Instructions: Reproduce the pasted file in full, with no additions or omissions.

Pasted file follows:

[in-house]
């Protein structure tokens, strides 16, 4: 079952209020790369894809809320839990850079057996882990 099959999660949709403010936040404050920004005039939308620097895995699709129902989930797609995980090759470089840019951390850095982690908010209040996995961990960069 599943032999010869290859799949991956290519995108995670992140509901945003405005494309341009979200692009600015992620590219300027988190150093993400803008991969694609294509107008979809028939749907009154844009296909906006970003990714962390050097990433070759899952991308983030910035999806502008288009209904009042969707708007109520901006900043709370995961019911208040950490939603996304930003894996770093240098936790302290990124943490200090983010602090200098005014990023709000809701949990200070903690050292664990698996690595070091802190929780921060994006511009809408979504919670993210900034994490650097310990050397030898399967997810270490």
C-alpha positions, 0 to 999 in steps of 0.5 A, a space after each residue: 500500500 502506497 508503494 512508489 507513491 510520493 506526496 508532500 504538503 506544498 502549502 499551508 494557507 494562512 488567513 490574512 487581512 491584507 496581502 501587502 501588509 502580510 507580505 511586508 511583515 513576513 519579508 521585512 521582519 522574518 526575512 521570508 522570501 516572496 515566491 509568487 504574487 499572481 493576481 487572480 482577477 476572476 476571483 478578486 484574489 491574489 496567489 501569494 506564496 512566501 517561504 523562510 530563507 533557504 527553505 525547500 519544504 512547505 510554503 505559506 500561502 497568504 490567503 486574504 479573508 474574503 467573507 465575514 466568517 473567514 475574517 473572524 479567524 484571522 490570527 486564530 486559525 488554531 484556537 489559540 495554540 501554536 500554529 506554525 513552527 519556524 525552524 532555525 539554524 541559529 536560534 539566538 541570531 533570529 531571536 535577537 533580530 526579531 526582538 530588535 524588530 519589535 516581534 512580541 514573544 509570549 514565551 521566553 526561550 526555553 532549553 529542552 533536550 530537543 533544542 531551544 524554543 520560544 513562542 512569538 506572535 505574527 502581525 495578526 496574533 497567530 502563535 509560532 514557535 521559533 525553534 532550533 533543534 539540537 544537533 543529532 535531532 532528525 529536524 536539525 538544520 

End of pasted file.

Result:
[in-house]
């Protein structure tokens, strides 16, 4: 079952209020790369894809809320839990850079057996882990 099959999660949709403010936040404050920004005039939308620097895995699709129902989930797609995980090759470089840019951390850095982690908010209040996995961990960069 599943032999010869290859799949991956290519995108995670992140509901945003405005494309341009979200692009600015992620590219300027988190150093993400803008991969694609294509107008979809028939749907009154844009296909906006970003990714962390050097990433070759899952991308983030910035999806502008288009209904009042969707708007109520901006900043709370995961019911208040950490939603996304930003894996770093240098936790302290990124943490200090983010602090200098005014990023709000809701949990200070903690050292664990698996690595070091802190929780921060994006511009809408979504919670993210900034994490650097310990050397030898399967997810270490």
C-alpha positions, 0 to 999 in steps of 0.5 A, a space after each residue: 500500500 502506497 508503494 512508489 507513491 510520493 506526496 508532500 504538503 506544498 502549502 499551508 494557507 494562512 488567513 490574512 487581512 491584507 496581502 501587502 501588509 502580510 507580505 511586508 511583515 513576513 519579508 521585512 521582519 522574518 526575512 521570508 522570501 516572496 515566491 509568487 504574487 499572481 493576481 487572480 482577477 476572476 476571483 478578486 484574489 491574489 496567489 501569494 506564496 512566501 517561504 523562510 530563507 533557504 527553505 525547500 519544504 512547505 510554503 505559506 500561502 497568504 490567503 486574504 479573508 474574503 467573507 465575514 466568517 473567514 475574517 473572524 479567524 484571522 490570527 486564530 486559525 488554531 484556537 489559540 495554540 501554536 500554529 506554525 513552527 519556524 525552524 532555525 539554524 541559529 536560534 539566538 541570531 533570529 531571536 535577537 533580530 526579531 526582538 530588535 524588530 519589535 516581534 512580541 514573544 509570549 514565551 521566553 526561550 526555553 532549553 529542552 533536550 530537543 533544542 531551544 524554543 520560544 513562542 512569538 506572535 505574527 502581525 495578526 496574533 497567530 502563535 509560532 514557535 521559533 525553534 532550533 533543534 539540537 544537533 543529532 535531532 532528525 529536524 536539525 538544520 